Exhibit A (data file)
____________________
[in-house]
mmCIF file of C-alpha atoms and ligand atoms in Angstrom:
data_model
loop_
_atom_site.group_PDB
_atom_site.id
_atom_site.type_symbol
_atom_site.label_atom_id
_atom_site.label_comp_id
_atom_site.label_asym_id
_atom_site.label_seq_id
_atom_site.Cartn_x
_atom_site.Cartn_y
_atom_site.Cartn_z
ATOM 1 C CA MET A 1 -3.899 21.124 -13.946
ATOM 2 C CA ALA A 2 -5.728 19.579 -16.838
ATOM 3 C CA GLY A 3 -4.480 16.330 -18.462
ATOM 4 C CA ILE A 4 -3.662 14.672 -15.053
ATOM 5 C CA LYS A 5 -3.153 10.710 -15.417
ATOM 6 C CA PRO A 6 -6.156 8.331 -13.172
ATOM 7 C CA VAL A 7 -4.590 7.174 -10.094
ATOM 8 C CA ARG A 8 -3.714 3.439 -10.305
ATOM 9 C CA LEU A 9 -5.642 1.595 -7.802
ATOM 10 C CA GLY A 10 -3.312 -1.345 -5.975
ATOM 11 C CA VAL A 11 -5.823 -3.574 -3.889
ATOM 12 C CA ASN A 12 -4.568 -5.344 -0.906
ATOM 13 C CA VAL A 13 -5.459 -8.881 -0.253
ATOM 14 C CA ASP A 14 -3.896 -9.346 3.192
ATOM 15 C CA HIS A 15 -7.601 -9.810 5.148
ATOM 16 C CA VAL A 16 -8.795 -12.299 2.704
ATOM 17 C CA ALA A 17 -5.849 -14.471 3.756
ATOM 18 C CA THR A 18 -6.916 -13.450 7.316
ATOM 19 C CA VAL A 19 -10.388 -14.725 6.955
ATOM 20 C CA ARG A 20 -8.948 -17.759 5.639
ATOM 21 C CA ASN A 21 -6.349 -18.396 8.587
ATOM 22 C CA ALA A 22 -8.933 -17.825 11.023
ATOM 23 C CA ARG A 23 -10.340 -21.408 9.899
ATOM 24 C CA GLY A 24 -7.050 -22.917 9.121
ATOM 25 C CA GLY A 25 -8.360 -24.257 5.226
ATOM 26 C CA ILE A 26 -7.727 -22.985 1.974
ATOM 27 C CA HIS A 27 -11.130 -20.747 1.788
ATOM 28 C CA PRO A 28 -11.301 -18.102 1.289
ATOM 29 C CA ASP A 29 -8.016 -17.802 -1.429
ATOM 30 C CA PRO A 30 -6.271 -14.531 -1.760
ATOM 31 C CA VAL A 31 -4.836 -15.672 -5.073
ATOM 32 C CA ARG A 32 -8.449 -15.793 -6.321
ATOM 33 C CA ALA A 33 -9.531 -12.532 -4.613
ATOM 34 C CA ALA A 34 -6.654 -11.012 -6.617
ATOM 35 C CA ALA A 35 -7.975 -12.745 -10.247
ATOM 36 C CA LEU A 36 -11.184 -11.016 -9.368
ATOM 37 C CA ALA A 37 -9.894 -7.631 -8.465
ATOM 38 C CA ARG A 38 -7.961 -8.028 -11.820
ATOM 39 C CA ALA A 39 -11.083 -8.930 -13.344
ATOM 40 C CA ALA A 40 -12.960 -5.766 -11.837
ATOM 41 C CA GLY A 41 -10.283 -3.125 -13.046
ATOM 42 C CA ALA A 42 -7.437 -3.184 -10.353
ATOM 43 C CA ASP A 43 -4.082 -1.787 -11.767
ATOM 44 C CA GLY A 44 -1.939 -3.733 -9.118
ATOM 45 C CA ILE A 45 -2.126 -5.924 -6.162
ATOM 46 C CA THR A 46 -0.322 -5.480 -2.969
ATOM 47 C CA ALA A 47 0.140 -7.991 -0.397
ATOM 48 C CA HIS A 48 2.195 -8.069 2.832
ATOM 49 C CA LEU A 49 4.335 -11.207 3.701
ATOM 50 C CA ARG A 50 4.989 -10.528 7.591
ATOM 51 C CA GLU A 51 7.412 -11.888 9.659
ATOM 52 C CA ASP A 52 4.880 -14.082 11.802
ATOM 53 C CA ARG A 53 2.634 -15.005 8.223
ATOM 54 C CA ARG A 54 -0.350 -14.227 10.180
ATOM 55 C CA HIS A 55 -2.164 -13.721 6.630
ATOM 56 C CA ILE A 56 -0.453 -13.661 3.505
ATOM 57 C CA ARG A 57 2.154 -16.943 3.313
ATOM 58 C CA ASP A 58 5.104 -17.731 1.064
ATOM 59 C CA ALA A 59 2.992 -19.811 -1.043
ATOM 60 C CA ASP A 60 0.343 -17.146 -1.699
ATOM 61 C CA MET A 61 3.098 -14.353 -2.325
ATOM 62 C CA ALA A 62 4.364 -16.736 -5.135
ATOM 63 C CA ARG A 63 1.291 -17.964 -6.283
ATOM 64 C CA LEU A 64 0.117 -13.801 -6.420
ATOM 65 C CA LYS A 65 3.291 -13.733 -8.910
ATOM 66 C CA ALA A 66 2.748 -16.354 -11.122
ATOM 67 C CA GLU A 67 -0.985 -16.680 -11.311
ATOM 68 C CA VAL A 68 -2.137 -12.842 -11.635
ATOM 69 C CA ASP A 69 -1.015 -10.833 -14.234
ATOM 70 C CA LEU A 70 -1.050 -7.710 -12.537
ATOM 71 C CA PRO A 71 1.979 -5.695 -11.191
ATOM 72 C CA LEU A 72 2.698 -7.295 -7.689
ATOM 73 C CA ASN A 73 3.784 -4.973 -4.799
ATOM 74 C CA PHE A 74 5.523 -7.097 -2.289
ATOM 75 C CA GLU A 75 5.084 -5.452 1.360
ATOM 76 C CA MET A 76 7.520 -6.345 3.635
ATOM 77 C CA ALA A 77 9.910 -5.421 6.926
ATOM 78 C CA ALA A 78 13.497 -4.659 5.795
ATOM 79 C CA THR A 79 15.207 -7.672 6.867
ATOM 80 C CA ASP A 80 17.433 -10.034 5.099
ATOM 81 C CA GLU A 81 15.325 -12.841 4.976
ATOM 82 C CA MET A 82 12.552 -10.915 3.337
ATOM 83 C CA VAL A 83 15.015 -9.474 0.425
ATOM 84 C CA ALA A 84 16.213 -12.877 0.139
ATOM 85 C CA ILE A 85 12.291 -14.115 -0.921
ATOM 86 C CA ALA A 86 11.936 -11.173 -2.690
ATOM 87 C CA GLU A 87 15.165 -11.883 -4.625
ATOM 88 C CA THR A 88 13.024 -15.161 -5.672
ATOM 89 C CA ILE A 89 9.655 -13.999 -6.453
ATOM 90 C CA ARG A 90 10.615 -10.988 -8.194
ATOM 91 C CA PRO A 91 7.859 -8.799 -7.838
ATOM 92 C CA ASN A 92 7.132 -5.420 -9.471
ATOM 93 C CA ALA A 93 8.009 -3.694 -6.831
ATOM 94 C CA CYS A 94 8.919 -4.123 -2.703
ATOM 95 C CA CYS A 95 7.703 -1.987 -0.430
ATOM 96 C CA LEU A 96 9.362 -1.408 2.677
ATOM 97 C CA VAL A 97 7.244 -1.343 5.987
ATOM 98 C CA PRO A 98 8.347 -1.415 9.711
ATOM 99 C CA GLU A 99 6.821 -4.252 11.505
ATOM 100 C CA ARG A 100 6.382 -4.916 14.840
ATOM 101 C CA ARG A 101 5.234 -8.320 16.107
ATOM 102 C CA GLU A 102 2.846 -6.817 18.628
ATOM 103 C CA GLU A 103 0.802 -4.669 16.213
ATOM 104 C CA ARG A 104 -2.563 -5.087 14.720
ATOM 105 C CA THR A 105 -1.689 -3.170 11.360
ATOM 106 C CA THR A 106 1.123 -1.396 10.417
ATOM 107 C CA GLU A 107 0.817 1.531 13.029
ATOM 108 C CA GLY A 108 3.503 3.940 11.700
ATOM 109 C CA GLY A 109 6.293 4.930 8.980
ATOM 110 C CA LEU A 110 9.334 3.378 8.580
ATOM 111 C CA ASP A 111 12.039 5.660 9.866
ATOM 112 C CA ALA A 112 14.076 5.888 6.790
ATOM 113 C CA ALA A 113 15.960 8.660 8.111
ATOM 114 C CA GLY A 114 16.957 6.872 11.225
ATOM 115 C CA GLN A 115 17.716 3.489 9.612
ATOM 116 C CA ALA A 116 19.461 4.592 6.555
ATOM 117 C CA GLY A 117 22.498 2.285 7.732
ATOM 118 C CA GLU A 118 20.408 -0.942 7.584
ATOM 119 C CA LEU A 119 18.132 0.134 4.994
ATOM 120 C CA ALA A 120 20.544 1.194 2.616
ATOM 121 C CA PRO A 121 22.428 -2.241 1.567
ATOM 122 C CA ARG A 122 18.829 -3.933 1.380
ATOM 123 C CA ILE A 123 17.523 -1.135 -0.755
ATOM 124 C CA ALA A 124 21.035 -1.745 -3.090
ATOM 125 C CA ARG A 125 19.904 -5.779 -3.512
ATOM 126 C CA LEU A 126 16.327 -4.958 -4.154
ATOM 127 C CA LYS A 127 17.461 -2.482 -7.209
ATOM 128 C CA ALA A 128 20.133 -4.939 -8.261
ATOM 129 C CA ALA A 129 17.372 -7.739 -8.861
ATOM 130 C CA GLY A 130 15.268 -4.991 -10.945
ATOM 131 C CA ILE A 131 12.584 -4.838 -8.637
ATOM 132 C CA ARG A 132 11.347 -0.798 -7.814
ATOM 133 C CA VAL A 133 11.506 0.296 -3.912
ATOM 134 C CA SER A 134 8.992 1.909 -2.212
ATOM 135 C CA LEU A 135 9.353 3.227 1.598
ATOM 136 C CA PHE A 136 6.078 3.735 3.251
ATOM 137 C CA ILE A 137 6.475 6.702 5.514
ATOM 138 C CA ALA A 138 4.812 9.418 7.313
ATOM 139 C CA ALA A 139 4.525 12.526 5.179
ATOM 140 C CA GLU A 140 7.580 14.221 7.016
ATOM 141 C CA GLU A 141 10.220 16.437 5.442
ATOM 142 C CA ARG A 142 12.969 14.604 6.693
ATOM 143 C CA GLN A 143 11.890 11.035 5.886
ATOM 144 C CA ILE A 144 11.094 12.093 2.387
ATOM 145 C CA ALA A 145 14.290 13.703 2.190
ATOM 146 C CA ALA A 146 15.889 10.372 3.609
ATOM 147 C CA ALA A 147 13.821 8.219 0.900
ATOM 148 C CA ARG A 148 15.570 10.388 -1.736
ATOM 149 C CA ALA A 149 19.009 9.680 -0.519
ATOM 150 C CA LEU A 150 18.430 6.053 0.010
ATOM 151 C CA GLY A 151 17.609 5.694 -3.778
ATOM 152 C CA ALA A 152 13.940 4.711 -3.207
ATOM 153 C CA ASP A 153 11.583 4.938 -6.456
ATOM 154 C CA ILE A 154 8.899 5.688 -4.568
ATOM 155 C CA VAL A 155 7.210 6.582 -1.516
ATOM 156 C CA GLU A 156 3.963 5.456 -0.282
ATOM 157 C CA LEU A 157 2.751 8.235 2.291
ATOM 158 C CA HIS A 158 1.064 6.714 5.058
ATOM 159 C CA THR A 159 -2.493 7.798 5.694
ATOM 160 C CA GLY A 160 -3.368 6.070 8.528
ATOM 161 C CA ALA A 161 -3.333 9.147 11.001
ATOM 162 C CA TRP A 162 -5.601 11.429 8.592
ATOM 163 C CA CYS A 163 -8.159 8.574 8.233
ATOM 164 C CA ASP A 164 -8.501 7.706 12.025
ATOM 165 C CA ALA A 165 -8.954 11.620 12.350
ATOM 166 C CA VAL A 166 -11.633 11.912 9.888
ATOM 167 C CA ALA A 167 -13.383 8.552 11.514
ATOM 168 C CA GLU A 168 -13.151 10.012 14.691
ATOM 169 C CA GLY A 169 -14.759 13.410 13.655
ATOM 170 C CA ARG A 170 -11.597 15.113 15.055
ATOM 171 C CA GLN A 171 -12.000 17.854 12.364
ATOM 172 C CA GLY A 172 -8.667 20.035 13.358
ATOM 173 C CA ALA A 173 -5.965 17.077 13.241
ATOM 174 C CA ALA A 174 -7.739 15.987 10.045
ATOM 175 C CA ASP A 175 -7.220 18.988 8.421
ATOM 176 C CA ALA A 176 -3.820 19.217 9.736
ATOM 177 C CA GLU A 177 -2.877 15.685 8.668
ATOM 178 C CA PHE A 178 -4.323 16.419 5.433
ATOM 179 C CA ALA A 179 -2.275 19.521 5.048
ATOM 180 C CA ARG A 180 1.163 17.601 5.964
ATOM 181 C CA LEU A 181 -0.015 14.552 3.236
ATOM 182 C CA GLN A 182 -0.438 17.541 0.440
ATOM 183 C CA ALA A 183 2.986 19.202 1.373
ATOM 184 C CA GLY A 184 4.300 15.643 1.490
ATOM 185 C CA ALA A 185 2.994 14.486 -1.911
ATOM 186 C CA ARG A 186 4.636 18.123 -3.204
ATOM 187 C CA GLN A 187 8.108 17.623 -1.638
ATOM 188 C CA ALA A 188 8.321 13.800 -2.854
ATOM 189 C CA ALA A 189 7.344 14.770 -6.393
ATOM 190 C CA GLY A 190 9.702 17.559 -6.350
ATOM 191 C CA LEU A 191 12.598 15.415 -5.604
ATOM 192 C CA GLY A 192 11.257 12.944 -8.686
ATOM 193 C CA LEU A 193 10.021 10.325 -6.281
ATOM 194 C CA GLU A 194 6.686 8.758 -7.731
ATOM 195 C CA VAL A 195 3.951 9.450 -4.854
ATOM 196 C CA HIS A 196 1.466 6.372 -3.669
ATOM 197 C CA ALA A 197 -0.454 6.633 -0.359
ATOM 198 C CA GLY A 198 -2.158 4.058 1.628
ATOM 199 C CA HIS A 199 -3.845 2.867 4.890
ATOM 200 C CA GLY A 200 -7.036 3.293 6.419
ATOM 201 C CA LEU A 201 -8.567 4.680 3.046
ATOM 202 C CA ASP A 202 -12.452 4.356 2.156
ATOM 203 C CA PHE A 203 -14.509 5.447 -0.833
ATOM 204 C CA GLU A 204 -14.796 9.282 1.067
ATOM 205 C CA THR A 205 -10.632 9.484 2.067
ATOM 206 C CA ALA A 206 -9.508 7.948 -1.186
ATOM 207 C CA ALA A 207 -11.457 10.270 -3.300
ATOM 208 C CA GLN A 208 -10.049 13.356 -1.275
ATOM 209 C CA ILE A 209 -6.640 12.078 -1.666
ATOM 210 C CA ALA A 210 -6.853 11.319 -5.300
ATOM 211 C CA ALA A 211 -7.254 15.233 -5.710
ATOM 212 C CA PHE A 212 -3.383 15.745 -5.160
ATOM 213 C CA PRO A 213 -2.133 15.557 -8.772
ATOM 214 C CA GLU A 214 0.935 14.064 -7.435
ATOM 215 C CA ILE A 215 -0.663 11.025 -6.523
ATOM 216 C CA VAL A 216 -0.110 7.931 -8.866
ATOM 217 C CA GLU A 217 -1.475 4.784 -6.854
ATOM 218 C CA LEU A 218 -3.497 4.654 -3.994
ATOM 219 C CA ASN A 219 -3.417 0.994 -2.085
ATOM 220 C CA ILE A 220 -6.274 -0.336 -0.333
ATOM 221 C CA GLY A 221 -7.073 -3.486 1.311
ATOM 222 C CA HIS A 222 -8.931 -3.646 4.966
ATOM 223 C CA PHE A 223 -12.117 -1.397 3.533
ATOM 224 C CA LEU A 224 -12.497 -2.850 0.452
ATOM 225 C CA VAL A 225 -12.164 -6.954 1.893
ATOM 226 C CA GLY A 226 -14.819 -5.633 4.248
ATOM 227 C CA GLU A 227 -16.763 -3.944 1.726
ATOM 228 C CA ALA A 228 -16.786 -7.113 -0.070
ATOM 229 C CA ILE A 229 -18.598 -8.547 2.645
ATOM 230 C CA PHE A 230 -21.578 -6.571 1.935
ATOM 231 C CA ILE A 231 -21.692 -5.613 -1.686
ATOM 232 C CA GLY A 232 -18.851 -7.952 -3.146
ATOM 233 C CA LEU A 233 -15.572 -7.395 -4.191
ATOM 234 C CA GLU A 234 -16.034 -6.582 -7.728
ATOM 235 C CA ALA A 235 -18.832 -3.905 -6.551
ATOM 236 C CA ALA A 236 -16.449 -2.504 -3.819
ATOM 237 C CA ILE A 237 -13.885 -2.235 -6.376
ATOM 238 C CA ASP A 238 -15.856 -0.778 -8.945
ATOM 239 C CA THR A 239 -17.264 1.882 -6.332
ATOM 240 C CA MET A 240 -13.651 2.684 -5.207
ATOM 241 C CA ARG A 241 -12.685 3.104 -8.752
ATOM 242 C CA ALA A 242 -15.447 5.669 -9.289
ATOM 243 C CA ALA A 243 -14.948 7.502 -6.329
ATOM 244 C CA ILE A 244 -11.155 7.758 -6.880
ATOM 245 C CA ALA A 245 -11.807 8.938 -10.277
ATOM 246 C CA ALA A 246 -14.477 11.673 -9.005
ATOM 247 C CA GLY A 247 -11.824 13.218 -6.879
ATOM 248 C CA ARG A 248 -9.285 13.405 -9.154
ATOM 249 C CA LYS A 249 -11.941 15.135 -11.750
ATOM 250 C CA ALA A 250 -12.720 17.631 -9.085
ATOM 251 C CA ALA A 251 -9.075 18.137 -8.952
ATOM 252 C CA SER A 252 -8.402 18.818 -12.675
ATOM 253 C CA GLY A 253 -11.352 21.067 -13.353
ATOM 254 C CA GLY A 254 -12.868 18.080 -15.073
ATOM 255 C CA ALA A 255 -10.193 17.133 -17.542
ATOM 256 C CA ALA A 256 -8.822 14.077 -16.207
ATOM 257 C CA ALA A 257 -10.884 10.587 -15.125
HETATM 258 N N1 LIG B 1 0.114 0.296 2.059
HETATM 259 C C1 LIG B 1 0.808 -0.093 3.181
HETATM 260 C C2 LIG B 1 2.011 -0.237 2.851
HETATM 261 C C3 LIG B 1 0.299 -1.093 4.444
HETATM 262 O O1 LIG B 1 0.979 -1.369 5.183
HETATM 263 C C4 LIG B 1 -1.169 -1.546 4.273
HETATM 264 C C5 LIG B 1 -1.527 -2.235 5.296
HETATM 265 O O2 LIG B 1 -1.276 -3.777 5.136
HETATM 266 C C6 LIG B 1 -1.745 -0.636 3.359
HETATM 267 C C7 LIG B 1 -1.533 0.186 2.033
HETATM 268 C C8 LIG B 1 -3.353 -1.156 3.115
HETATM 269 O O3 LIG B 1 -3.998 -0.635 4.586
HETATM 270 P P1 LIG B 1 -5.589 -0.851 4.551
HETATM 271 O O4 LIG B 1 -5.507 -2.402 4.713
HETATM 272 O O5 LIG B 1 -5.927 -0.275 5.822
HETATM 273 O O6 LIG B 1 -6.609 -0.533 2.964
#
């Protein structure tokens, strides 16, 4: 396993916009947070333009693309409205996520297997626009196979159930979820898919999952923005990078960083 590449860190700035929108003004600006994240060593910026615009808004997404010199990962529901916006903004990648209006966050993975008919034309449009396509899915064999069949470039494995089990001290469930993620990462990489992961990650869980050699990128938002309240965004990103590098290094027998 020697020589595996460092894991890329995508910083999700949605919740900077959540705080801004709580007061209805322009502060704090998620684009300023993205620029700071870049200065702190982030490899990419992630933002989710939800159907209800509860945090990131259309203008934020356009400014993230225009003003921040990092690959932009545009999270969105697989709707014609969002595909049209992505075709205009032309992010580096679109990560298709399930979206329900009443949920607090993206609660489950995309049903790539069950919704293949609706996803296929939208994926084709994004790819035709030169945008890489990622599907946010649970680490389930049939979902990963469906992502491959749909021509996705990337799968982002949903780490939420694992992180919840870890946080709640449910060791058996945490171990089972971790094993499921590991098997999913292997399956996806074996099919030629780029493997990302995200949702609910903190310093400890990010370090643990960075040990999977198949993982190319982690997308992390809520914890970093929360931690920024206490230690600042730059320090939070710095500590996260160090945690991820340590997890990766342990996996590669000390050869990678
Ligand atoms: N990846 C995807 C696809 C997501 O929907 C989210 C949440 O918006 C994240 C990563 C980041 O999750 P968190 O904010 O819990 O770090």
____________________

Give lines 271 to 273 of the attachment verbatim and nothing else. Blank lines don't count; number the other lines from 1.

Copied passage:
ATOM 257 C CA ALA A 257 -10.884 10.587 -15.125
HETATM 258 N N1 LIG B 1 0.114 0.296 2.059
HETATM 259 C C1 LIG B 1 0.808 -0.093 3.181